Interleague's a winner -- especially for AL

A winner -- especially for AL

Reasonable people can agree that increased parity has made baseball a better game -- competitively, commercially, aesthetically.

Now the trick would be to take the parity into one more facet of the game -- Interleague Play. What might be needed here is an additional dose of parity, not among franchises, but between leagues.

As the first round of 2008 Interleague Play opens, the track record of this concept has been, on balance, a plus for baseball. Interleague play has been a success by the commercial standard. The rivalry series have played to packed houses around the country. There is no disputing the notion that this is what the fans want to see, and the concept has not worn thin in the least over time.

Competitively, in recent years, Interleague Play has also been a big success -- for the American League. Over the last three years, the AL has, frankly, dominated Interleague Play.

The AL was 136-116 in 2005, but that was nothing compared to 2006, when it went 154-98 in Interleague Play. That year, the AL was Franklin Delano Roosevelt and the National League was Alf Landon. (The NL's honor was salvaged in the 2006 World Series by the St. Louis Cardinals, but still, that Interleague record stung for a group that still sees itself as the Senior Circuit.)

Last season, the AL also dominated Interleague Play, 137-115. While that was still a long way from 126-126, did it perhaps indicate at least some relative progress in the standing of the National League? Are there reasons to believe that a measure of parity is returning between the leagues?

Both questions can fairly be answered yes, but these are cautious affirmatives. The American League last lost an All-Star Game at the dawn of time, or in 1996, depending on your worldview. The AL representatives have won three of the last four World Series, and in each case, have swept their NL opponent. These events measure only developments at the top of the game, not the total balance between the leagues, but they are not easily dismissed, measuring as they do the relative strength of the best players and the best teams.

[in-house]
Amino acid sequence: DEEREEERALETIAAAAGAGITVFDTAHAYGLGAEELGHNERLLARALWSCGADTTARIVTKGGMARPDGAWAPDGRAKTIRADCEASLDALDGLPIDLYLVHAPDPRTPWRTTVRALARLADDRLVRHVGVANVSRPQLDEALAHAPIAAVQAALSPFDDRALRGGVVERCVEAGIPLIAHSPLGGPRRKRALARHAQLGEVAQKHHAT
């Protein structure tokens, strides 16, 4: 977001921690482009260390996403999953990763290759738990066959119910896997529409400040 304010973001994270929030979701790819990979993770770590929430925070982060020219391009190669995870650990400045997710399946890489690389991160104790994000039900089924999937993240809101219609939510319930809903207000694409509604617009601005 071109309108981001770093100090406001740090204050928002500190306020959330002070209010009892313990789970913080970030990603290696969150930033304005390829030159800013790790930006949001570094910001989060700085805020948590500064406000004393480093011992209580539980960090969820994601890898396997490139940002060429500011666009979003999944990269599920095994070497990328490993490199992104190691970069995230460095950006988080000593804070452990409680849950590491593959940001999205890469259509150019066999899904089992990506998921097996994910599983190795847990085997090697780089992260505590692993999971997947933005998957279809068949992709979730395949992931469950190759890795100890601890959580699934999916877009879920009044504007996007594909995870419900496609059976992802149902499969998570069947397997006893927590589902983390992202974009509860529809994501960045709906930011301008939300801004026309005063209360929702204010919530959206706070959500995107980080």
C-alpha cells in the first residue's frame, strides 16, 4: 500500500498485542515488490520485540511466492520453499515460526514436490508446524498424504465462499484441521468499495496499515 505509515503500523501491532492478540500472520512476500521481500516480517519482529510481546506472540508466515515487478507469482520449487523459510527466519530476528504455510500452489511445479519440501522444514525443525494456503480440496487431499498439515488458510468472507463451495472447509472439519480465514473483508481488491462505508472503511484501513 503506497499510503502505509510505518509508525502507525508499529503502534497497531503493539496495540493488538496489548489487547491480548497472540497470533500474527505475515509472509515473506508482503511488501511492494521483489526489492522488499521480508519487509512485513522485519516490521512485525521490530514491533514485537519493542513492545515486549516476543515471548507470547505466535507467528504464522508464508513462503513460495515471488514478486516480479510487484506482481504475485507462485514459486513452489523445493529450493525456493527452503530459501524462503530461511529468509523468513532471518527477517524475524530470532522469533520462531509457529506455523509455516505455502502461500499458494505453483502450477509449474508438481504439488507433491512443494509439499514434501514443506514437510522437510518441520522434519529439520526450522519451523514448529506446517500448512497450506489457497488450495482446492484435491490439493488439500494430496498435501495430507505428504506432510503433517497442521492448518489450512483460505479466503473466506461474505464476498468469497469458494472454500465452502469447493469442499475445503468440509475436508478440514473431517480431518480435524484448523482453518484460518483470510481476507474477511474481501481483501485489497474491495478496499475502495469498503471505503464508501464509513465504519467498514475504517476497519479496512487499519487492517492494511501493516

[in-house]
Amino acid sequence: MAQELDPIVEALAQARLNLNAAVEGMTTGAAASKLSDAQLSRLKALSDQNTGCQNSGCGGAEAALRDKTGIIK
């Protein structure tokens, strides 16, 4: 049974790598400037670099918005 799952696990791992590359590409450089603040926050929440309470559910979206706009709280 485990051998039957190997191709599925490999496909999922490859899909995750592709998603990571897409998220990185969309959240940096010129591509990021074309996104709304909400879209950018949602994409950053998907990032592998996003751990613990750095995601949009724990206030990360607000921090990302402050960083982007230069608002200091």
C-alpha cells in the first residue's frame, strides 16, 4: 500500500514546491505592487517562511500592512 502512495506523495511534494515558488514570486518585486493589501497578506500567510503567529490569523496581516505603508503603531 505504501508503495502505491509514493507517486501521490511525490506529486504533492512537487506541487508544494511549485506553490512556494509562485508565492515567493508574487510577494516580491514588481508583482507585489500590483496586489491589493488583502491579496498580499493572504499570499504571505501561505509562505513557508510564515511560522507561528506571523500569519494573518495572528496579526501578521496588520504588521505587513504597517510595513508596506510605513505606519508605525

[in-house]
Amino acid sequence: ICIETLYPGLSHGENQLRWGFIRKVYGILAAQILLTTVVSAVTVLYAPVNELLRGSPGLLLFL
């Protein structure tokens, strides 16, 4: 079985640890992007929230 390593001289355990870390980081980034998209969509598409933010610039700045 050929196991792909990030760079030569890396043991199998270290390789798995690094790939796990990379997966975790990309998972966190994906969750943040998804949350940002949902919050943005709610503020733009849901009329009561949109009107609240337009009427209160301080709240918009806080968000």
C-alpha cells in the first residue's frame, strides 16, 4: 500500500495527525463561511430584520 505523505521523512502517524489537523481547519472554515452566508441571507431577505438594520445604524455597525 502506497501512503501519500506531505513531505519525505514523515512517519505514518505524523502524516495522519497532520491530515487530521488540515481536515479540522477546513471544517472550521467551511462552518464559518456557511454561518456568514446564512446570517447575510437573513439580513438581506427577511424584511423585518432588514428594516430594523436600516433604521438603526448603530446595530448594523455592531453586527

On the other hand, there are several encouraging developments on the NL's side of the argument. Teams with terrific young talent are emerging in the National League. The Diamondbacks, for instance, won a division with young talent last season and they're back on top this season with even more young talent. Their primary NL West challengers, the Dodgers, are succeeding because of an increased reliance on very talented young players.

And the Marlins, the most pleasantly surprising team of the early 2008 season, define the concept of playing with young, inexperienced talent. Nothing should be taken away from what, for instance, the Rays and the Twins are doing with young talent in the AL, but the development of young talent is no longer weighted as heavily toward the American League.

The emigration of big-name talent to the American League has also been reversed, at least in some notable cases. The biggest pitching prize of the winter was the Mets' acquisition of two-time Cy Young Award winner Johan Santana from the Twins. And the AL's 2007 All-Star starting pitcher, Dan Haren, went from Oakland to Arizona.

The recent influx of talented Japanese players also had favored the American League. This season, the Cubs have landed another Japanese player with a splendidly solid fundamental game, Kosuke Fukudome. With his patience and selectivity at the plate, he has added an important dimension to the Cubs' lineup.

On balance, the National League is in a relatively better situation than it was two years ago, when it could not even play .400 baseball against the American League.

Interleague Play is not going away. This is a concept that has caught on with the baseball public, although in recent seasons, fans of AL teams have typically had reasons to be much happier about it. The purists' objections, about betraying the sanctity of the regular season schedule or undermining the worth of the World Series, are still present, but they can only faintly be heard.

Would Interleague Play be better if the two leagues finished tied at 126-126? Not if you're a fan of the Red Sox, who went 40-14 in Interleague competition the last three seasons, or the Tigers, who went 38-16. Or the Twins, who went 35-19.

But for the majority of the NL clubs, a .500 Interleague season would be a sincere step in the right direction. In general, parity, or in its more politely termed form -- competitive balance -- has gained a foothold in baseball, and this has been a positive development for the game. As 2008 Interleague Play opens, parity remains an aspiration for the National League, a more legitimate aspiration than it would have been just a few years ago, but a hope not yet transformed into fact.

Mike Bauman is a national columnist for This story was not subject to the approval of Major League Baseball or its clubs.